In a world where FOMO can be overwhelming, it's important to help our children recognise what they can be grateful for.
As parents, we want to raise generous, gracious and grateful children.
As our children grow through their primary years, their awareness of the world around them will develop as well as their recognition of what they may have or not have. As adults we're all aware of the green-eyed monster and for children growing up in such a complex world, this awakening of their external senses can result in stress as they see friends' rooms with Alexas and better stuff or FOMO (Fear of Missing Out) as they see perfect holidays, parties, cakes and more portrayed on Facebook or other social media.
The act of gratitude, is widely recognised to be a powerful force to learn to counter these feelings and can become a positive lifelong mindset of acknowledging the goodness in our lives.
Chances are, you're probably already teaching your child this skill and don't even realize it but here are eight key ways to start instilling this important mindset.
- Model It - Children are very sensitive to our reactions and learn from us, so don't be afraid to express your own gratitude. When you receive a gift from them, whether it is a piece of a cookie or a misshapen trinket with pieces falling off, thank your child profusely. How you react to your child's acts of kindness impacts their development around gratitude. Let your child see you thanking others too, whether it's the shop assistant, the bus driver, or their teachers.
- Talk About your Best Bits - Instil a routine of talking about the best bits of your day at dinner, with each family member sharing something good. If evenings don't work with your routine, you can also have similar chats at breakfast discussing what you're most looking forward to in the day. Both help focus their attention on the wonderful lives we get to lead and helps encourage gratefulness.
- Be Time-Generous - The biggest gift you can give your child is quality time together. A child who gets to spend time with a parent will feel special and cared for. This typically leads towards gracious attitudes with others.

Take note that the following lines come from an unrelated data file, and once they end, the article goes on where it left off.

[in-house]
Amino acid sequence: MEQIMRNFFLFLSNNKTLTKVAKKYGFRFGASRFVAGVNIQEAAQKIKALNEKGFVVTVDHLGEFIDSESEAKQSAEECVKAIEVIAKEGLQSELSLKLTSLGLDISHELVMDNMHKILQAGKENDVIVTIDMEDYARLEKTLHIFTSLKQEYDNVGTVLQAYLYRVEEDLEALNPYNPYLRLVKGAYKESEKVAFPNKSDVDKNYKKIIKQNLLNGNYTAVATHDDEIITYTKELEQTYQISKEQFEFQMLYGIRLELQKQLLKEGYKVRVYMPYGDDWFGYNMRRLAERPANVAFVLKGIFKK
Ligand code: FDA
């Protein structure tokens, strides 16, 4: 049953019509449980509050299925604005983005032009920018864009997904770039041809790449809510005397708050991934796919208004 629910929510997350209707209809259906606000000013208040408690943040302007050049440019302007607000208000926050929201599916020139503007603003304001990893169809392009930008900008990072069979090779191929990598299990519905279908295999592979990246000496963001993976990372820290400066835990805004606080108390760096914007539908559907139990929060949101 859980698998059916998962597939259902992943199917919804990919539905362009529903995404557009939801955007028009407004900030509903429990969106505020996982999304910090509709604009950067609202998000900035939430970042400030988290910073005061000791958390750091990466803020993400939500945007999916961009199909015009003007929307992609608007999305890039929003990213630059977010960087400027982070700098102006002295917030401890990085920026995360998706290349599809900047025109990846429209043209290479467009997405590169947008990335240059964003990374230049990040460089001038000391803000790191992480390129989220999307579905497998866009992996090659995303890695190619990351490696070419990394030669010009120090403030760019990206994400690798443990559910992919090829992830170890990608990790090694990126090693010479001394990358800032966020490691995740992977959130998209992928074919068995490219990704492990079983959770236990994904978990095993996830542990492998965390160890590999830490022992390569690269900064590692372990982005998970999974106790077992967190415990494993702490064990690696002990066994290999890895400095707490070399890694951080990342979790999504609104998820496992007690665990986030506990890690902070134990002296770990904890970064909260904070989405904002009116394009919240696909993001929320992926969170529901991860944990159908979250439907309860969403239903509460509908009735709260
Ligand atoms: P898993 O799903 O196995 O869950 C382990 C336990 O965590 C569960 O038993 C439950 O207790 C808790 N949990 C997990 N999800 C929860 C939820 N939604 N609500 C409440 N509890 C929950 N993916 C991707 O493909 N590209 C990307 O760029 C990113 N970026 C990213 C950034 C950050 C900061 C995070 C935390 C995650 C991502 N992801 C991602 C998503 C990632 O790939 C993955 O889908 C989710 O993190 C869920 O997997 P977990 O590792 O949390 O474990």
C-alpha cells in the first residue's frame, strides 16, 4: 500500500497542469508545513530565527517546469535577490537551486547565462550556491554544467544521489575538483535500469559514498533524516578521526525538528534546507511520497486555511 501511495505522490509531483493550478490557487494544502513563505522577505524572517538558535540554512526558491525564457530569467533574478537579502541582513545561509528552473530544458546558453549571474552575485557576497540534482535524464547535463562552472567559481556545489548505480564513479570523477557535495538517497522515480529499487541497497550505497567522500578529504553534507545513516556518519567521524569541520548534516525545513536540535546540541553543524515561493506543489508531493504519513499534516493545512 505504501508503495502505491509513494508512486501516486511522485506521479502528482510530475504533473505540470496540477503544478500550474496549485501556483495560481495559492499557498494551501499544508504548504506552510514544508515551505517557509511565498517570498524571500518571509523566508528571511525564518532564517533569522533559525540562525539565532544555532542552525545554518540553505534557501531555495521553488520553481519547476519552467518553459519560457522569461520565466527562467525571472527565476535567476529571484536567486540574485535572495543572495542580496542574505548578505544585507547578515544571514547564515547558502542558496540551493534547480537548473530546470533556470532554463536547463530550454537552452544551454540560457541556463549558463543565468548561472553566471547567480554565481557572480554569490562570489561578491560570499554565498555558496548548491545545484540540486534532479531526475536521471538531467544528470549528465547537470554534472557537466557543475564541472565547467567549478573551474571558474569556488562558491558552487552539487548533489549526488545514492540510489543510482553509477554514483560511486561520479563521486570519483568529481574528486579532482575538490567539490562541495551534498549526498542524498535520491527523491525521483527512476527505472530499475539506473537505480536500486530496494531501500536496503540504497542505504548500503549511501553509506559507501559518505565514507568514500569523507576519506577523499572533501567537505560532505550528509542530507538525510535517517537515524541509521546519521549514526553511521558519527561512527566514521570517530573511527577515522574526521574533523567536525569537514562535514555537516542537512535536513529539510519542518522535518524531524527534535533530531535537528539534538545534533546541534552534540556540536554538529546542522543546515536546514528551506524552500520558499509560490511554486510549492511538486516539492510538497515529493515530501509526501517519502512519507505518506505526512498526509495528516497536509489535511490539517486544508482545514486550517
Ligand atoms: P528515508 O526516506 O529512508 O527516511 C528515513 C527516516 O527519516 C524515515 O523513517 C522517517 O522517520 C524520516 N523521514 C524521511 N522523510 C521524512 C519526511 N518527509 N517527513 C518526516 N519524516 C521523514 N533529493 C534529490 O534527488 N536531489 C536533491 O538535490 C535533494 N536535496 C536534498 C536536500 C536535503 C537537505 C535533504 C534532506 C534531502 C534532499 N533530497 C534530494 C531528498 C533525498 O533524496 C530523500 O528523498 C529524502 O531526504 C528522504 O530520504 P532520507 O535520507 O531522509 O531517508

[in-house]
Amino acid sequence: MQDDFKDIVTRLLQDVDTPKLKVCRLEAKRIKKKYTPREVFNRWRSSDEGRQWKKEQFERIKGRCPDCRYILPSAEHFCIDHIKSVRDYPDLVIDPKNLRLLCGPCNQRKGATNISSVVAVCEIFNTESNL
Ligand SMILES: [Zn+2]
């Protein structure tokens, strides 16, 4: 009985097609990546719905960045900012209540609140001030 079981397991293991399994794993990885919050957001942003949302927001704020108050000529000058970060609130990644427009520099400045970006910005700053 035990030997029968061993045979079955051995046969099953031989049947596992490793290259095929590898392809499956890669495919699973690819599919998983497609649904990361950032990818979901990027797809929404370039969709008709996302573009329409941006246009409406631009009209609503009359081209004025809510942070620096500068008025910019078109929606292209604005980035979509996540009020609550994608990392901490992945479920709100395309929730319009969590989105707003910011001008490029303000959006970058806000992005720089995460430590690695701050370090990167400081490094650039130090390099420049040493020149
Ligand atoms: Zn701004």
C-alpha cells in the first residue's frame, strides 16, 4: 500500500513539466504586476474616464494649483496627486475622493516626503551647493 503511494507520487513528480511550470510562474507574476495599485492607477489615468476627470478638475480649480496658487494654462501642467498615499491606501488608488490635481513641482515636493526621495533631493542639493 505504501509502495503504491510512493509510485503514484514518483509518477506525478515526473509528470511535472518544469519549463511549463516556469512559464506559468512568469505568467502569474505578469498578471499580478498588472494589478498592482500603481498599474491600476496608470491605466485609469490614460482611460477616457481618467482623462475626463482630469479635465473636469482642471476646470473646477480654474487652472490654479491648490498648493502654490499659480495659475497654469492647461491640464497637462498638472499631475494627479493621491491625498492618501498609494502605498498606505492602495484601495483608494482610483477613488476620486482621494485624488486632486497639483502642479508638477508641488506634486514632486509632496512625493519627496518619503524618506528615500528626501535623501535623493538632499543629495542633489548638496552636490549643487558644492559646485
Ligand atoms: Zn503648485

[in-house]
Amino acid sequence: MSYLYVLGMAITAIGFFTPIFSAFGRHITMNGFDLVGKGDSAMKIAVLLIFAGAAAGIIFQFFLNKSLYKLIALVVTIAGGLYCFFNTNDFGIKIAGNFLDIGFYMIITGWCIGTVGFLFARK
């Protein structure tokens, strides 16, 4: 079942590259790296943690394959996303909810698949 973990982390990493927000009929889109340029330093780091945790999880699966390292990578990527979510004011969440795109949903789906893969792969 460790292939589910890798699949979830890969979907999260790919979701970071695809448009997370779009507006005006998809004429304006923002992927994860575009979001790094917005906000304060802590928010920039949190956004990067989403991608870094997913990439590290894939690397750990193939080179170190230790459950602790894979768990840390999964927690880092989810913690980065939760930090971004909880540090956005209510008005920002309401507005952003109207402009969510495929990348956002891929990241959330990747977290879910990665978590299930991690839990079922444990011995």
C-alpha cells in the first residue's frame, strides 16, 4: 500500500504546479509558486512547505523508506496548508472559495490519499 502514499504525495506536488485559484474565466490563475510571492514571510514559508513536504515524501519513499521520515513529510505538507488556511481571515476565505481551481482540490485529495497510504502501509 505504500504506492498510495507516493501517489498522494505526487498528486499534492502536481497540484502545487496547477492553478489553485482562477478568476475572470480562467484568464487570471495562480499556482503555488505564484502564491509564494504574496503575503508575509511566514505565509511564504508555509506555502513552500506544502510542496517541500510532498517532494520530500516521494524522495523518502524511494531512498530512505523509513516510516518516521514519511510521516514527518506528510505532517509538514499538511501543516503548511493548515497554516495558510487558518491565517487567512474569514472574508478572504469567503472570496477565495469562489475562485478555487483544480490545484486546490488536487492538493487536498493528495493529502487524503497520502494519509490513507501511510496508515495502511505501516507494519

- Engage in Projects that Help Others - Have your child help others by delivering food to a sick friend or grieving neighbour. Perhaps they could make a card for a relative in the hospital. When children's actions are received with gratitude, they often want to do more.
- Don't Force It - If a child is disappointed with a gift, and the gift giver is present at the time, it can create an awkward moment for parents. Ease the awkwardness with a sympathetic comment if you can. Lines like; "Ben is learning how to show thanks. We aren't all the way there yet but thanks so much for your gracious gift." Explain to Ben later how important it is to say 'thank you' and suggest ways to say thank you even if it's not what they wanted.
- Thank You Notes - Expressing sincere thanks feels good to both parties. You can help your child to write a thank you note, draw a 'thank you' picture, or even bake a thank you treat after receiving something. Remember, the point of this practice - sincere thanks - is lost if the project becomes forced. Keep it simple and fun and focus on how good the person receiving the thanks will feel.
- Consider the Impact of Materialism - Limit how much your child watches TV and online videos where there is constant exposure to new products to buy. Sometimes give gifts of time and an experience together, like a museum trip, theatre visit or zoo membership, instead of the latest toy or gadget.
- Adopt a Grateful Attitude - Everyone appreciates a grateful attitude. Look for little ways to encourage gratefulness and thankfulness that fit with your family's style and values and can become part of your routine.
Bright Horizons Work+Family Content Team